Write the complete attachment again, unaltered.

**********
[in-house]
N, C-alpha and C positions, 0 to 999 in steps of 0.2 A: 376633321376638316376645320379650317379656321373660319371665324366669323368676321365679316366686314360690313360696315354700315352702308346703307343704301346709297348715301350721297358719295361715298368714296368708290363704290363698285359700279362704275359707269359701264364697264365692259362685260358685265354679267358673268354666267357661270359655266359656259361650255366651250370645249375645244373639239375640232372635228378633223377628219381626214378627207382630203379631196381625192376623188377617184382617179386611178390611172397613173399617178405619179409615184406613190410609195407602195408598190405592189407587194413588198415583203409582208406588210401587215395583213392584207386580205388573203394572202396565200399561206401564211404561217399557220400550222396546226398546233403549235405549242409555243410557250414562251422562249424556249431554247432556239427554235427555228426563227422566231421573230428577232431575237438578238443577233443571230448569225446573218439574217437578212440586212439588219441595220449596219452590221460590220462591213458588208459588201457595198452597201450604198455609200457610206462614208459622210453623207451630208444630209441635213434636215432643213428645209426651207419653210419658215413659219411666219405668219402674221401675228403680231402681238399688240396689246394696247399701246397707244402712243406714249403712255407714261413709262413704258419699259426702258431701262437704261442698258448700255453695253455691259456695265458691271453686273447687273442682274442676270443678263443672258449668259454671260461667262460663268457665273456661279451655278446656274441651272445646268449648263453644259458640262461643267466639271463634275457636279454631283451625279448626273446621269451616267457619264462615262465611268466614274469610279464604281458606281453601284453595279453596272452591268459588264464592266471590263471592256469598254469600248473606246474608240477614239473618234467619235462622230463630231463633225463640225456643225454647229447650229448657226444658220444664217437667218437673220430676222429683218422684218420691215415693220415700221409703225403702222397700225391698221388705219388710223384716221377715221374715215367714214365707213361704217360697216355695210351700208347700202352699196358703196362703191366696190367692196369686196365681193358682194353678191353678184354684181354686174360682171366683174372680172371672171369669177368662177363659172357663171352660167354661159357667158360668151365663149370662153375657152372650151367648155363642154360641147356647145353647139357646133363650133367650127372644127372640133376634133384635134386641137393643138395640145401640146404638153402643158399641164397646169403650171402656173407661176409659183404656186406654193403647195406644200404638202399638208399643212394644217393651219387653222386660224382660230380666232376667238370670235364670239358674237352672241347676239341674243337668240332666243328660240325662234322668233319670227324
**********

[in-house]
N, C-alpha and C positions, 0 to 999 in steps of 0.2 A: 376633321376638316376645320379650317379656321373660319371665324366669323368676321365679316366686314360690313360696315354700315352702308346703307343704301346709297348715301350721297358719295361715298368714296368708290363704290363698285359700279362704275359707269359701264364697264365692259362685260358685265354679267358673268354666267357661270359655266359656259361650255366651250370645249375645244373639239375640232372635228378633223377628219381626214378627207382630203379631196381625192376623188377617184382617179386611178390611172397613173399617178405619179409615184406613190410609195407602195408598190405592189407587194413588198415583203409582208406588210401587215395583213392584207386580205388573203394572202396565200399561206401564211404561217399557220400550222396546226398546233403549235405549242409555243410557250414562251422562249424556249431554247432556239427554235427555228426563227422566231421573230428577232431575237438578238443577233443571230448569225446573218439574217437578212440586212439588219441595220449596219452590221460590220462591213458588208459588201457595198452597201450604198455609200457610206462614208459622210453623207451630208444630209441635213434636215432643213428645209426651207419653210419658215413659219411666219405668219402674221401675228403680231402681238399688240396689246394696247399701246397707244402712243406714249403712255407714261413709262413704258419699259426702258431701262437704261442698258448700255453695253455691259456695265458691271453686273447687273442682274442676270443678263443672258449668259454671260461667262460663268457665273456661279451655278446656274441651272445646268449648263453644259458640262461643267466639271463634275457636279454631283451625279448626273446621269451616267457619264462615262465611268466614274469610279464604281458606281453601284453595279453596272452591268459588264464592266471590263471592256469598254469600248473606246474608240477614239473618234467619235462622230463630231463633225463640225456643225454647229447650229448657226444658220444664217437667218437673220430676222429683218422684218420691215415693220415700221409703225403702222397700225391698221388705219388710223384716221377715221374715215367714214365707213361704217360697216355695210351700208347700202352699196358703196362703191366696190367692196369686196365681193358682194353678191353678184354684181354686174360682171366683174372680172371672171369669177368662177363659172357663171352660167354661159357667158360668151365663149370662153375657152372650151367648155363642154360641147356647145353647139357646133363650133367650127372644127372640133376634133384635134386641137393643138395640145401640146404638153402643158399641164397646169403650171402656173407661176409659183404656186406654193403647195406644200404638202399638208399643212394644217393651219387653222386660224382660230380666232376667238370670235364670239358674237352672241347676239341674243337668240332666243328660240325662234322668233319670227324